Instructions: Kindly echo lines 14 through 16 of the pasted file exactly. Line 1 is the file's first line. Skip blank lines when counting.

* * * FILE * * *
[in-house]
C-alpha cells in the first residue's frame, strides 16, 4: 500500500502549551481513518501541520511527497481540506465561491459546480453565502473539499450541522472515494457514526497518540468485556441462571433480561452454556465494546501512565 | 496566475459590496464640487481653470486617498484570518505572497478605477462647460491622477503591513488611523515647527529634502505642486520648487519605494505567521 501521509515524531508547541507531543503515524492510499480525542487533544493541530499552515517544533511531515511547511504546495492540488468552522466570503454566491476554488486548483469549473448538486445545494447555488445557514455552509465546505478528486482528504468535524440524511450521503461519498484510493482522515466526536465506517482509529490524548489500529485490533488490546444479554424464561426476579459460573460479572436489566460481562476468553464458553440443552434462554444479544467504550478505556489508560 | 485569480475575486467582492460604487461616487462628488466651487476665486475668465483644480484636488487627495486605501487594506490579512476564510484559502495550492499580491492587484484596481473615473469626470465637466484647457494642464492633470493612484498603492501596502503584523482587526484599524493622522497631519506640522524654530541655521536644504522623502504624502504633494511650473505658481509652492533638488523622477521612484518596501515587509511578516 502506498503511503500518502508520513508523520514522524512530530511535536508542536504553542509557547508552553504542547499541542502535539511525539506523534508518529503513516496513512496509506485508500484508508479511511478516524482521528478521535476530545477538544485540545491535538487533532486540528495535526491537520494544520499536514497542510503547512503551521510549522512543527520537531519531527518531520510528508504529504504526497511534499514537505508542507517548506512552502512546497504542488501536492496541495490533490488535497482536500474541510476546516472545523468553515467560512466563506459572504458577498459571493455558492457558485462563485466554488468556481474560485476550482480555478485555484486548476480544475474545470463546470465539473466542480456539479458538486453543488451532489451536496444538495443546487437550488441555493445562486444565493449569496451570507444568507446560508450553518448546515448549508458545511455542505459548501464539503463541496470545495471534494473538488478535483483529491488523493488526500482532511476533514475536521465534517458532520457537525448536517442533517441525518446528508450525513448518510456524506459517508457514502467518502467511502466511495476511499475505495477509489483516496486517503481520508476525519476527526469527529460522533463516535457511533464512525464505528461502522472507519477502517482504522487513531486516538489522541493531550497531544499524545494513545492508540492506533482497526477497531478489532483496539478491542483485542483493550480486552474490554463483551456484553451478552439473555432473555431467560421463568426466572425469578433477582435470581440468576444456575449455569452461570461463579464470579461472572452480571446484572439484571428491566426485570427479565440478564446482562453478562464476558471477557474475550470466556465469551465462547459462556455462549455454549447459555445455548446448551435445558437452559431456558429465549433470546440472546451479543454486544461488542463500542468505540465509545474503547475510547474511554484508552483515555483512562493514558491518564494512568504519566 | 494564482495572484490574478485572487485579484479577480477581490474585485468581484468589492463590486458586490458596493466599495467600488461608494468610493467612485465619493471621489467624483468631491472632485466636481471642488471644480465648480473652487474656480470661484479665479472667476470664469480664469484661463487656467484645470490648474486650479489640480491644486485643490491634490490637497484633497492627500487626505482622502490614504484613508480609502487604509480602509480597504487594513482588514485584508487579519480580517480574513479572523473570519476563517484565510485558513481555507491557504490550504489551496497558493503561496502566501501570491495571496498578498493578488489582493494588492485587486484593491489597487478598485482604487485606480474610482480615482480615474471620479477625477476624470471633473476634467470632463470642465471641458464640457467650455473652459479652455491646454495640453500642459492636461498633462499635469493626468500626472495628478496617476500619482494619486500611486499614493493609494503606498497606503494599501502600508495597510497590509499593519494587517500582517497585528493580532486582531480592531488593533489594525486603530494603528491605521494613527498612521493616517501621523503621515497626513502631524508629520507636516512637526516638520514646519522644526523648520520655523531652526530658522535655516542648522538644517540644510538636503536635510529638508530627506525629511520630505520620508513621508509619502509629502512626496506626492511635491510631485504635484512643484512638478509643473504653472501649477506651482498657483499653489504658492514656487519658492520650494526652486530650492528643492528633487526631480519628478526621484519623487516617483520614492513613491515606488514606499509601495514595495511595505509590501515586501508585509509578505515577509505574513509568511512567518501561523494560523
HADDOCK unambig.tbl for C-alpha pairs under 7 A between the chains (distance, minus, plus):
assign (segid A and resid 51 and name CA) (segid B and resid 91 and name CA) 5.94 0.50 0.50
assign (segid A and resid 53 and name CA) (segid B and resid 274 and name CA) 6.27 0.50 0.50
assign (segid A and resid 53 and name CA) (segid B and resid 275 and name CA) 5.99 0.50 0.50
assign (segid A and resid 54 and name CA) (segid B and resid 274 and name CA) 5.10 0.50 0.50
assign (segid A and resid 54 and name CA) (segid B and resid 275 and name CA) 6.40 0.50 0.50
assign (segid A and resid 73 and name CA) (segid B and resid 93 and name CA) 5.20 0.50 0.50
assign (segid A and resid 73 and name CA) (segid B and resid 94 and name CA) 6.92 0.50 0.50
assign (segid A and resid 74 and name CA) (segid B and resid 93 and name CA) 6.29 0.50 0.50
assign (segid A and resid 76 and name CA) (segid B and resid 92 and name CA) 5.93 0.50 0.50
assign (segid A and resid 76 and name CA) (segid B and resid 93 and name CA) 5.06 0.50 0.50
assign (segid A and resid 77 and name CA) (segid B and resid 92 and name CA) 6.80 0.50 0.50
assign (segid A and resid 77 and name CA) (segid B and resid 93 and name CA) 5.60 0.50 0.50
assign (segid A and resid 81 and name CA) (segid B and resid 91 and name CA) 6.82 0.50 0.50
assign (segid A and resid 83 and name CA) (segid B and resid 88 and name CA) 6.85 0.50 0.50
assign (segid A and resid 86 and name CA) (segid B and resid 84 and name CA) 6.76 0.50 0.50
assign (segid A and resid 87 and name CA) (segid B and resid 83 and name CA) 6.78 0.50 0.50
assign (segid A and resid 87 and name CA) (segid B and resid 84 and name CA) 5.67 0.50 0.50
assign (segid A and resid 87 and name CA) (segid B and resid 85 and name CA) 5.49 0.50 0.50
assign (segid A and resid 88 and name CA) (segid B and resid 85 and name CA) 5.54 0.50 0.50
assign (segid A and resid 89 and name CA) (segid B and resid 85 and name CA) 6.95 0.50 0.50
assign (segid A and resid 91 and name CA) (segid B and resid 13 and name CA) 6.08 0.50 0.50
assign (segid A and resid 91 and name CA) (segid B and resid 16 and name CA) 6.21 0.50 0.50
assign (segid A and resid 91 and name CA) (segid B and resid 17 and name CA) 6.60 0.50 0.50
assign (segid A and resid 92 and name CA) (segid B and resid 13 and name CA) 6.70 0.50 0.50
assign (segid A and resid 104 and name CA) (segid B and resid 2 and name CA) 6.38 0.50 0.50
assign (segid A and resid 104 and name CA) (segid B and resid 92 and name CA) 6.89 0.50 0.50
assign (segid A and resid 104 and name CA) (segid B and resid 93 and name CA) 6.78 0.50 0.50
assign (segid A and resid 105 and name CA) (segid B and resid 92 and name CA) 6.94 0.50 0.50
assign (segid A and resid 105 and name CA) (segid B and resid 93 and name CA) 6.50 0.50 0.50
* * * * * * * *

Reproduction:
assign (segid A and resid 77 and name CA) (segid B and resid 92 and name CA) 6.80 0.50 0.50
assign (segid A and resid 77 and name CA) (segid B and resid 93 and name CA) 5.60 0.50 0.50
assign (segid A and resid 81 and name CA) (segid B and resid 91 and name CA) 6.82 0.50 0.50